This crash happened in Cortland, New York in July of 2020 and again resulted from incorrect rigging of the flight controls. Fortunately, neither the pilot nor the mechanic who was accompanying were seriously injured. The airplane was a Piper PA22 Tri-Pacer. The NTSB Accident report includes the following, "The pilot was performing a post-maintenance test flight after a "lengthy restoration" of the airplane had been completed by a mechanic, who accompanied him on the flight. After takeoff, the airplane did not respond in accordance with the pilot’s control inputs, so he elected to immediately land the airplane. The airplane impacted the ground off the departure end of the runway, which resulted in substantial damage to the wings and fuselage. Post-accident examination of the airplane revealed that the aileron control cables had been rigged opposite of the proper orientation prescribed in the airplane’s illustrated parts catalog. Both the pilot and the mechanic stated that when they conducted flight control checks prior to the flight, they confirmed deflection of the ailerons, but that they each failed to confirm that the aileron deflection corresponded correctly to the input at the control yoke."

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Photo Source: NTSB

The NTSB Probable Cause finding states, "The mechanic’s incorrect rigging of the aileron control cables, which resulted in a reversal of aileron control inputs applied by the pilot during the takeoff. Also causal was the mechanic’s inadequate post-maintenance inspection and the pilot's inadequate preflight inspection and before takeoff check, which failed to detect the misrigging."

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Photo Source: NTSB

Again, we see an accident that could have been easily prevented. In checking the control movement, the "free" part was confirmed, but the "correct" part was not verified. When it comes to the operation of our flight controls, we must verify everything and assume nothing. We are all very capable of making this kind of error based on our humanness. We are all susceptible to complacency, optimism bias and many more factors. By learning more about our humanness, we are better able to manage it.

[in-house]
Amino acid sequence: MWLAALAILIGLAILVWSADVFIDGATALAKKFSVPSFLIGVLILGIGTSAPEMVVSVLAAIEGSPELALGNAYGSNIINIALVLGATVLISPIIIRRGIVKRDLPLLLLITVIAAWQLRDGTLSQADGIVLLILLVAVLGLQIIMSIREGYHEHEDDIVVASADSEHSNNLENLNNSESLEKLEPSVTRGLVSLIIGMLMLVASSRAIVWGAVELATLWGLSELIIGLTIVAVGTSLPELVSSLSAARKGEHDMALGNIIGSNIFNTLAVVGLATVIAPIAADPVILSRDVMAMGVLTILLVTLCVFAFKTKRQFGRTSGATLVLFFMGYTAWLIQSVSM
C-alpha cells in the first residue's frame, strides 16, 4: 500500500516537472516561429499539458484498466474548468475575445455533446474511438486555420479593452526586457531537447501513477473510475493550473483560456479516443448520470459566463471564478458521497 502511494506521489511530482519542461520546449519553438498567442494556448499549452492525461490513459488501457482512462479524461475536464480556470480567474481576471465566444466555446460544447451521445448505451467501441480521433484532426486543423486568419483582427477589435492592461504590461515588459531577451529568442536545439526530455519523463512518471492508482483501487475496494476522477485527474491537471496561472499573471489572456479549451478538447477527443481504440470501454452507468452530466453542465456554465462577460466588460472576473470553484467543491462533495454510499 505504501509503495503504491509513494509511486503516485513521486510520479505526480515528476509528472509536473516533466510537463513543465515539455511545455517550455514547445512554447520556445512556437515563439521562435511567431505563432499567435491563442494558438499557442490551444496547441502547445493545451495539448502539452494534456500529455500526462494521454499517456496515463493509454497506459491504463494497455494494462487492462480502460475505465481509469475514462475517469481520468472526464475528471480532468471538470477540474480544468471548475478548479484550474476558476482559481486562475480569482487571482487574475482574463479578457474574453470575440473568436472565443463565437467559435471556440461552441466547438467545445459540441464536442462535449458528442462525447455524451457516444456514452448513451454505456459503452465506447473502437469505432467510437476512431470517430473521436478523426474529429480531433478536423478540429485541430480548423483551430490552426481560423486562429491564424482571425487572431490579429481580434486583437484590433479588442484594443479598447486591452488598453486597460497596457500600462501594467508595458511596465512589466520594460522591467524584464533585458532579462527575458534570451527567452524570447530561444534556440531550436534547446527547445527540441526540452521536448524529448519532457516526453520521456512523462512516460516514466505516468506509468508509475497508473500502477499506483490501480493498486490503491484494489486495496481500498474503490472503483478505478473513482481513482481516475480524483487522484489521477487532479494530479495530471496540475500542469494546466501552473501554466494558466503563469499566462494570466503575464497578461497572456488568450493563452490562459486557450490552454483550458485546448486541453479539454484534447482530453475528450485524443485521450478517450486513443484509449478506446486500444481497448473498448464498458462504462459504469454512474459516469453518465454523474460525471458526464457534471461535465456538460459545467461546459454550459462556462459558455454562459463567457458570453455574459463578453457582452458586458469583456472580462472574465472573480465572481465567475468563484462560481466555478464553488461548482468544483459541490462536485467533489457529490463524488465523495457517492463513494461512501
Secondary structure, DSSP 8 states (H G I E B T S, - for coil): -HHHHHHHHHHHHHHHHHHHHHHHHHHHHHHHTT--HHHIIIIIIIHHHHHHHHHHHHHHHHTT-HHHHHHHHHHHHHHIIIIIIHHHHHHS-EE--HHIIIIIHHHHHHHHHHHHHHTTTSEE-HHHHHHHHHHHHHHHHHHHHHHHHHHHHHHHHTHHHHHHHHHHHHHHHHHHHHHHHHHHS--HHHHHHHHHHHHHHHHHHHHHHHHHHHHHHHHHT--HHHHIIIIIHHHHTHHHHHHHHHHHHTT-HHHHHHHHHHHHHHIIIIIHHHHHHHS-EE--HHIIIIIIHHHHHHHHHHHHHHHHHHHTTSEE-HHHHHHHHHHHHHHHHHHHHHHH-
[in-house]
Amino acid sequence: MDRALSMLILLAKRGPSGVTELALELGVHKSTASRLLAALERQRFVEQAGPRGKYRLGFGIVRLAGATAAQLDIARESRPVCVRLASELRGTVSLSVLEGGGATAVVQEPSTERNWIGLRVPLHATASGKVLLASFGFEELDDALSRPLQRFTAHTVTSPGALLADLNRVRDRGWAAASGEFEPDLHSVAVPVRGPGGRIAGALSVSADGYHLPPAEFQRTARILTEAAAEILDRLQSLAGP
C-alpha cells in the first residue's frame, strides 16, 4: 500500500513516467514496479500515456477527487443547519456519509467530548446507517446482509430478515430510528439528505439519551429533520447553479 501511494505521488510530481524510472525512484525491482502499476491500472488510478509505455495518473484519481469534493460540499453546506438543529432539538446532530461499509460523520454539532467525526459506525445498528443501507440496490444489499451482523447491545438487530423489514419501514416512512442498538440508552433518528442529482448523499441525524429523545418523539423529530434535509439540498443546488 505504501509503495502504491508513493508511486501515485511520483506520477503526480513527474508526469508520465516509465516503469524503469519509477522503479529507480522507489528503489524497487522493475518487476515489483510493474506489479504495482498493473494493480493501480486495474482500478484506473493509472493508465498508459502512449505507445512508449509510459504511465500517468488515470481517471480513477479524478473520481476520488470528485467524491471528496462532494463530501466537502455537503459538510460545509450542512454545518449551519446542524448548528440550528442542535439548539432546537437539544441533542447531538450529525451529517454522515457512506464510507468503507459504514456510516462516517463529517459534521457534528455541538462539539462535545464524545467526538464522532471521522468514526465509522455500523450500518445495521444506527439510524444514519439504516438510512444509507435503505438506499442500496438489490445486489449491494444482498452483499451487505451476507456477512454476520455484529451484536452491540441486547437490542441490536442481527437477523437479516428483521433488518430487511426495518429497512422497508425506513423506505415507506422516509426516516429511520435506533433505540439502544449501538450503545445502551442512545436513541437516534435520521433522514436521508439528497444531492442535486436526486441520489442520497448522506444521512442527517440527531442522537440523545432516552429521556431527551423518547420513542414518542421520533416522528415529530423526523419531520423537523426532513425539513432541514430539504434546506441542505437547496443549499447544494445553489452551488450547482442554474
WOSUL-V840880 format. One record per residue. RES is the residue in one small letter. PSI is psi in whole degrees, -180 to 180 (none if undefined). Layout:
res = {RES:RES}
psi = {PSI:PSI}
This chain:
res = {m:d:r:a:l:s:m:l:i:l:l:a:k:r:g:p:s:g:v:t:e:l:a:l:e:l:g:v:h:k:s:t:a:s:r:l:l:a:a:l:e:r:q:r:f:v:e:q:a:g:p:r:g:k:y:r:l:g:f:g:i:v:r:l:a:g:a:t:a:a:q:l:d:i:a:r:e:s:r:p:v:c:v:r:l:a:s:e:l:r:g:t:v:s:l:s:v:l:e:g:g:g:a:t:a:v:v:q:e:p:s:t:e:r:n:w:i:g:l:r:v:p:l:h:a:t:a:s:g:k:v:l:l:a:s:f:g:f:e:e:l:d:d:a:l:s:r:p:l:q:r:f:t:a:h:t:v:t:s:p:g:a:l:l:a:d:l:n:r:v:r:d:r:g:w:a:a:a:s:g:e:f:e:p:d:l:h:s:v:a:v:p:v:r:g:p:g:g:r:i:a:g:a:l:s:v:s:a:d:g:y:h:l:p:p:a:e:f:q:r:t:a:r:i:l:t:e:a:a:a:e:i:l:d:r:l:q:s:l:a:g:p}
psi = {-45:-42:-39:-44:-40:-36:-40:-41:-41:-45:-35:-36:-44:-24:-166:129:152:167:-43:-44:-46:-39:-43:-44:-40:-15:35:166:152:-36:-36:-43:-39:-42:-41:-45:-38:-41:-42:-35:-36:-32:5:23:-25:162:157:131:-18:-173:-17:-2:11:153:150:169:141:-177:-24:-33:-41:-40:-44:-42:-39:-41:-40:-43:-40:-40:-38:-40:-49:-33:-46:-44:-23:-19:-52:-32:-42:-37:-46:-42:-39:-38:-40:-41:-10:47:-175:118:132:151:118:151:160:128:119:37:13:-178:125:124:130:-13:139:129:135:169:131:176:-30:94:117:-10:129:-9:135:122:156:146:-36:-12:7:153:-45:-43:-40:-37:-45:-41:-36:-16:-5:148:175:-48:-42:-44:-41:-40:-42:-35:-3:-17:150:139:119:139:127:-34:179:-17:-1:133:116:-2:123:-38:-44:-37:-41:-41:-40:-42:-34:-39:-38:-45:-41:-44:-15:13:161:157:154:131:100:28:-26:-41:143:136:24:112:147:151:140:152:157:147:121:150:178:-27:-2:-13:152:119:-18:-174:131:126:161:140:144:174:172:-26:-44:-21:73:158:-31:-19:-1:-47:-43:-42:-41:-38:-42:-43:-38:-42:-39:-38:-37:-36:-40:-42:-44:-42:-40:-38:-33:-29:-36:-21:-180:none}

Though the accident was preventable, it could have also been fatal if the emergency had not been handled properly. We must commend the pilot on his decision making. When he realized something was wrong, he immediately decided to land the airplane. That comes under the category of urgent decision making. The pilot had only seconds to make a decision and he made one that most likely saved the lives of both occupants.

Another element that likely prevented serious injury or death is the fact that the airplane was equipped with shoulder harnesses and both occupants were using them. The airplane was manufactured in the 1950s and was not originally equipped with these restraints. The NTSB has statistics on the overwhelming safety benefit of having these restraints.

Click here to download the accident report from the NTSB website.

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Publications by Gene Benson